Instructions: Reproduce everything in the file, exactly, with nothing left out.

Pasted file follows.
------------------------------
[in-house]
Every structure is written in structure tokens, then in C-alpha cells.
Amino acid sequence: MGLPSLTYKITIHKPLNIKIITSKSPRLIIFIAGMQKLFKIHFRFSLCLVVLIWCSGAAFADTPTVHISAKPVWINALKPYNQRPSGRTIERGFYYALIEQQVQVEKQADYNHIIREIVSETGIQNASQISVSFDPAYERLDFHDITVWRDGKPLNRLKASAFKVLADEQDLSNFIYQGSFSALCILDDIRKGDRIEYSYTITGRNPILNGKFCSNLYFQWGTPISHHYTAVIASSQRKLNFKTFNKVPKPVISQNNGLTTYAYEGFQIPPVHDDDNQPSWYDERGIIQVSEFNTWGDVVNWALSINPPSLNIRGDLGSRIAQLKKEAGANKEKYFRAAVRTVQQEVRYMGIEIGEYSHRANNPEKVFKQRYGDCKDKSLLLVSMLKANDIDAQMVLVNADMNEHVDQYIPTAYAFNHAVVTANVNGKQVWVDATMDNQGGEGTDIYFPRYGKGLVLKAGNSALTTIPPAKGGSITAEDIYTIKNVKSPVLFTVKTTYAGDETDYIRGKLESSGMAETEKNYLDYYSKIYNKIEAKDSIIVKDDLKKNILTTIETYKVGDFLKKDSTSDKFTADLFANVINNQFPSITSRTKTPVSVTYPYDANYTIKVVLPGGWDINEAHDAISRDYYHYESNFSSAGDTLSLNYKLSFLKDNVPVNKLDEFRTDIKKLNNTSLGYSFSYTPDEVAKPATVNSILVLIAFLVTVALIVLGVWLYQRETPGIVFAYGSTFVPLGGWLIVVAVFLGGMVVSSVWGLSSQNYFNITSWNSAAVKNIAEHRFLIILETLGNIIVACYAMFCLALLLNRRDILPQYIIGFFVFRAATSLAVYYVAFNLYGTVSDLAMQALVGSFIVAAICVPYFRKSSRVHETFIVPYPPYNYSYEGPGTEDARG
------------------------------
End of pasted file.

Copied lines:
[in-house]
Every structure is written in structure tokens, then in C-alpha cells.
Amino acid sequence: MGLPSLTYKITIHKPLNIKIITSKSPRLIIFIAGMQKLFKIHFRFSLCLVVLIWCSGAAFADTPTVHISAKPVWINALKPYNQRPSGRTIERGFYYALIEQQVQVEKQADYNHIIREIVSETGIQNASQISVSFDPAYERLDFHDITVWRDGKPLNRLKASAFKVLADEQDLSNFIYQGSFSALCILDDIRKGDRIEYSYTITGRNPILNGKFCSNLYFQWGTPISHHYTAVIASSQRKLNFKTFNKVPKPVISQNNGLTTYAYEGFQIPPVHDDDNQPSWYDERGIIQVSEFNTWGDVVNWALSINPPSLNIRGDLGSRIAQLKKEAGANKEKYFRAAVRTVQQEVRYMGIEIGEYSHRANNPEKVFKQRYGDCKDKSLLLVSMLKANDIDAQMVLVNADMNEHVDQYIPTAYAFNHAVVTANVNGKQVWVDATMDNQGGEGTDIYFPRYGKGLVLKAGNSALTTIPPAKGGSITAEDIYTIKNVKSPVLFTVKTTYAGDETDYIRGKLESSGMAETEKNYLDYYSKIYNKIEAKDSIIVKDDLKKNILTTIETYKVGDFLKKDSTSDKFTADLFANVINNQFPSITSRTKTPVSVTYPYDANYTIKVVLPGGWDINEAHDAISRDYYHYESNFSSAGDTLSLNYKLSFLKDNVPVNKLDEFRTDIKKLNNTSLGYSFSYTPDEVAKPATVNSILVLIAFLVTVALIVLGVWLYQRETPGIVFAYGSTFVPLGGWLIVVAVFLGGMVVSSVWGLSSQNYFNITSWNSAAVKNIAEHRFLIILETLGNIIVACYAMFCLALLLNRRDILPQYIIGFFVFRAATSLAVYYVAFNLYGTVSDLAMQALVGSFIVAAICVPYFRKSSRVHETFIVPYPPYNYSYEGPGTEDARG